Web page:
To understand European culture and society in the MiddleAges, it is essential to undestand the role of Christianity. And there is no better way to understand that role than to study that religion's greatest human heroes, the saints. For if Christians regarded God as their king, then the saints were the Christian nobility, human members of the divine court. To use one-much-repeated phrase, they served as "soldiers of Christ." The purpose of this volume is to present in English translation some of the most significant records of the lives of those people consdiered to be saints. In exploring these works, the reader will be presented with rich evidence about the development orf religion and society in western Europe from the late Roman Empire to the great changes that transformed European society around the year 1000.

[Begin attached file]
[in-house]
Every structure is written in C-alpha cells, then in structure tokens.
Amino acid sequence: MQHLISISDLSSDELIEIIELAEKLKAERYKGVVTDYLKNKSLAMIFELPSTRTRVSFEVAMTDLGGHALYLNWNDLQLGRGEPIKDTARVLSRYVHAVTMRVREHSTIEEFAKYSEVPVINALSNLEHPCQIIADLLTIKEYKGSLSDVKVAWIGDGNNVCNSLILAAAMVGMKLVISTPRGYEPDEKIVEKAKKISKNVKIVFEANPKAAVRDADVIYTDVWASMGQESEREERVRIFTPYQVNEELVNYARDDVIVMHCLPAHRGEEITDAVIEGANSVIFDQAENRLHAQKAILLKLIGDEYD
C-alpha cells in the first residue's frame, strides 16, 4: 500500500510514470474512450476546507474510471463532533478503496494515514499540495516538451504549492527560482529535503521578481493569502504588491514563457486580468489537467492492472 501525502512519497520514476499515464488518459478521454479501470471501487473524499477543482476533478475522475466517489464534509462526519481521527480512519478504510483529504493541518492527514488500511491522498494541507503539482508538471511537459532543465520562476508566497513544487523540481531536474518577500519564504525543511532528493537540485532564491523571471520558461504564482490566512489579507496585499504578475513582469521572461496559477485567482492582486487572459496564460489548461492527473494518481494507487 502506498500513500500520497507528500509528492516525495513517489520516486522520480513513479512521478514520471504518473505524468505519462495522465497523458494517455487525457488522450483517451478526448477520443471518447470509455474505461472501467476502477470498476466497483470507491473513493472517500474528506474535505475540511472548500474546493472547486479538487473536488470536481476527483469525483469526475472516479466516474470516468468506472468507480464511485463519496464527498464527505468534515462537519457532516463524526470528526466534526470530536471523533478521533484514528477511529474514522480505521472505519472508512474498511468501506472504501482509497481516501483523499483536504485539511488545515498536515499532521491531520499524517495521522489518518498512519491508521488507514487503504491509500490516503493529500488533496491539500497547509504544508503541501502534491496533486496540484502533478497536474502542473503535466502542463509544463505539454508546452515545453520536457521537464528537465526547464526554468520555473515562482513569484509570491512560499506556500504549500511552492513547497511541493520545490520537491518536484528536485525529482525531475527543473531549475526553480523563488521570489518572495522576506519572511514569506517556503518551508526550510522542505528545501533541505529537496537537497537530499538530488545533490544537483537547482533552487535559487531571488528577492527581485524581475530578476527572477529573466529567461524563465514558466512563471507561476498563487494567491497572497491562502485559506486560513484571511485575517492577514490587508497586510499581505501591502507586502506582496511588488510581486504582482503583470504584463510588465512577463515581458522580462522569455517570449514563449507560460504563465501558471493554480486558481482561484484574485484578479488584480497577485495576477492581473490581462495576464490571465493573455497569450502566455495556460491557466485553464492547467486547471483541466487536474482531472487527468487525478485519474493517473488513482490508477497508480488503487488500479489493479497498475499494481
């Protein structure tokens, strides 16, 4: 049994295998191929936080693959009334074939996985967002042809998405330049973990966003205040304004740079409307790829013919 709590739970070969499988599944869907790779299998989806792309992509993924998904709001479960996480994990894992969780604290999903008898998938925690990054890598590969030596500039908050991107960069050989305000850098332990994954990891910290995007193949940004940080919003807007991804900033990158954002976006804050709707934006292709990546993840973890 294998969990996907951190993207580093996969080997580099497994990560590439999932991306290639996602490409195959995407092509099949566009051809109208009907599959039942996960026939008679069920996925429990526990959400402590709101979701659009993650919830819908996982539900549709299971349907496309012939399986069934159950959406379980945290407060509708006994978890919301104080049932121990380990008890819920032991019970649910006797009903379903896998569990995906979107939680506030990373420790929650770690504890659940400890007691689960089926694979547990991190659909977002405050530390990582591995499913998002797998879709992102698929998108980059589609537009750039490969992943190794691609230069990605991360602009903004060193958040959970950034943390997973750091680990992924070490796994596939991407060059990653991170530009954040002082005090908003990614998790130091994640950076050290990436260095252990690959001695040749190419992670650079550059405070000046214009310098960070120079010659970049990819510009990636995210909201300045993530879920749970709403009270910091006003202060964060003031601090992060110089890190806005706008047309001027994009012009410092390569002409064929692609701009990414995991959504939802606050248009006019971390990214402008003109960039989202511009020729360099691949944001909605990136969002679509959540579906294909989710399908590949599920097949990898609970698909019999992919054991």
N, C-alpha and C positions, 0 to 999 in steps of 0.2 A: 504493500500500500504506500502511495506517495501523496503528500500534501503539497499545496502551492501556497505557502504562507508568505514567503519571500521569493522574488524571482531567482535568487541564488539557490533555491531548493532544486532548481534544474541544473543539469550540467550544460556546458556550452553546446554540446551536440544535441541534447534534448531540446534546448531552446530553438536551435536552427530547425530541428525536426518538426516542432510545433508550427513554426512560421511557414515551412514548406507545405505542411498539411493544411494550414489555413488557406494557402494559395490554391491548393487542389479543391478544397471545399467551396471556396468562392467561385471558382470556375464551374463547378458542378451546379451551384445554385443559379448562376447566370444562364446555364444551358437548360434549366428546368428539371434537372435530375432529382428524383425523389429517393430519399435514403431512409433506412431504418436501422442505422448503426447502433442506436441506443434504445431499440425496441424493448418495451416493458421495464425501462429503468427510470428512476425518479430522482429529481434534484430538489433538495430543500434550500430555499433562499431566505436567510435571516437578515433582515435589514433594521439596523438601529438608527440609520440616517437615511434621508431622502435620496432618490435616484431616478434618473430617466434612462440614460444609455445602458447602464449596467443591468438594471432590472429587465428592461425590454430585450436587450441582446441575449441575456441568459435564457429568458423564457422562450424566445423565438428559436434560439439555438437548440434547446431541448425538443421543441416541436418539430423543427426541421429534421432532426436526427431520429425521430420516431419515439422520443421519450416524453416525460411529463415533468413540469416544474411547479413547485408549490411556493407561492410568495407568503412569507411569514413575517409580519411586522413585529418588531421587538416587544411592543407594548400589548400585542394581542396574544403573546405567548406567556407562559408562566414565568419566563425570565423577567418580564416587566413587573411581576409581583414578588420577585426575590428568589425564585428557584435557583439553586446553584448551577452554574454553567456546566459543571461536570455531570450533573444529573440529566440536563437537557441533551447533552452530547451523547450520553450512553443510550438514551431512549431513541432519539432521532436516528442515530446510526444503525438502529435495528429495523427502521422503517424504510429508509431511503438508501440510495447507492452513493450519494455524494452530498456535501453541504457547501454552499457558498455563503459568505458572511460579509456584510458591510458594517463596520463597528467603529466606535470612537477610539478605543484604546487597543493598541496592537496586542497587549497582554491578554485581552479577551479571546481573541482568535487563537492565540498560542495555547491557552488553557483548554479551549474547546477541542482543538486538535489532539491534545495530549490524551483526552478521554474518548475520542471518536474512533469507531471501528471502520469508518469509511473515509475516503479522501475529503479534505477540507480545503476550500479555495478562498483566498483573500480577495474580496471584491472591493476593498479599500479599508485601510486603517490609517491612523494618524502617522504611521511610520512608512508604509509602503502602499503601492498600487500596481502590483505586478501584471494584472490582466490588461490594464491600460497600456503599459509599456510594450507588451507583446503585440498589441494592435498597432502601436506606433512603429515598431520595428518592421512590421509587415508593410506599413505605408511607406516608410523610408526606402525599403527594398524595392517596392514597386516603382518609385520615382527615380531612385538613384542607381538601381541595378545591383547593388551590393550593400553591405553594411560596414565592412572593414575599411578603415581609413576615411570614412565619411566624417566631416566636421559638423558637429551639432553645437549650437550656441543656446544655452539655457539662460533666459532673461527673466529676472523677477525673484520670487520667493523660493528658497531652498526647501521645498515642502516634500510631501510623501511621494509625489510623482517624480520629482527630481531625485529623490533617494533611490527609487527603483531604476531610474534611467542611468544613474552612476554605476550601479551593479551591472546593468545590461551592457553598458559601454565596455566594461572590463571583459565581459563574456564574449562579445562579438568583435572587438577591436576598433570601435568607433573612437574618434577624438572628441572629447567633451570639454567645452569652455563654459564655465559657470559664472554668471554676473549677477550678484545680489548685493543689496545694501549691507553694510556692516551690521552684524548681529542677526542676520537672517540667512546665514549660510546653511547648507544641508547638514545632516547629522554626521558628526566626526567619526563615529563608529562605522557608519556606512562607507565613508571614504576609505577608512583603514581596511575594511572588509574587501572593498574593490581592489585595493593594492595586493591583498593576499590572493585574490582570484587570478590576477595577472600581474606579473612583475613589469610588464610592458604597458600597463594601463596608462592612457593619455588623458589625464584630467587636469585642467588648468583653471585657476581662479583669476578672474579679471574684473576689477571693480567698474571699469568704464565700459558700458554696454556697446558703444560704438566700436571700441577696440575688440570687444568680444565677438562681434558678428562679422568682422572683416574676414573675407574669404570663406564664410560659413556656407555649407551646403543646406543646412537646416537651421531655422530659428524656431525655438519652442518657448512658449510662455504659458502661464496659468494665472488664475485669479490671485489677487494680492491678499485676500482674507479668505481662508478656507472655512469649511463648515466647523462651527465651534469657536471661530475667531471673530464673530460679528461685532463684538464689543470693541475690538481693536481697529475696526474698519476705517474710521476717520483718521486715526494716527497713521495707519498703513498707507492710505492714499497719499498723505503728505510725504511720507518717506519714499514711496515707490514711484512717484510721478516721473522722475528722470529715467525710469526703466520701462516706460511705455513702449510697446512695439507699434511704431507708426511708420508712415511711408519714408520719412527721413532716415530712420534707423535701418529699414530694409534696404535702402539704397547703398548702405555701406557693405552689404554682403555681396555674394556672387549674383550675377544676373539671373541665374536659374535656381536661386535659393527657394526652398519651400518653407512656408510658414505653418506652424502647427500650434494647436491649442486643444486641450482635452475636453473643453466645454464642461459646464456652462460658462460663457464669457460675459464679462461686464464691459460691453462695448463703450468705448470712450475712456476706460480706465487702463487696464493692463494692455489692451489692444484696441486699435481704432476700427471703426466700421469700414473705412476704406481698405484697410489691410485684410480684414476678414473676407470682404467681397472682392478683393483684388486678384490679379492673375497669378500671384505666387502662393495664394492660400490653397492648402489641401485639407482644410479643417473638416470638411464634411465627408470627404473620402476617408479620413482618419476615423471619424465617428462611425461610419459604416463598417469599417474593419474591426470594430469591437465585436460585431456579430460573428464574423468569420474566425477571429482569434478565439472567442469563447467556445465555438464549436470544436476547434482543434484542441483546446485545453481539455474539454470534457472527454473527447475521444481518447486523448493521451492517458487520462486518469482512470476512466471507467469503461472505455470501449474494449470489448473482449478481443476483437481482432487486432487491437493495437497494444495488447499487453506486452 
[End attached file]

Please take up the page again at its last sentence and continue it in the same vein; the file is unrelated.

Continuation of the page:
Both during their lives and after their deaths, the saints were key members not only of the Christian community but also of Western society as a whole. As soldiers of Christ, saints were given enormous power from God. This power enabled them to cure disease, counter famine, quell storms, extinguish fires, and defeat enemies. Even the prayers of a holy man or woman were believed to be more effective than those of ordinary Christians. After their deaths, saints became residents of the divine kingdom, where they could directly present petitions to God on behalf of the living in order to win favor for them in God's court. The stories in this volume, therefore, are fascinating not only for what they tell us about the saints themselves but also for what they tell us about the men and women who venerated them during this turbulent and formative period in the history of Europe.
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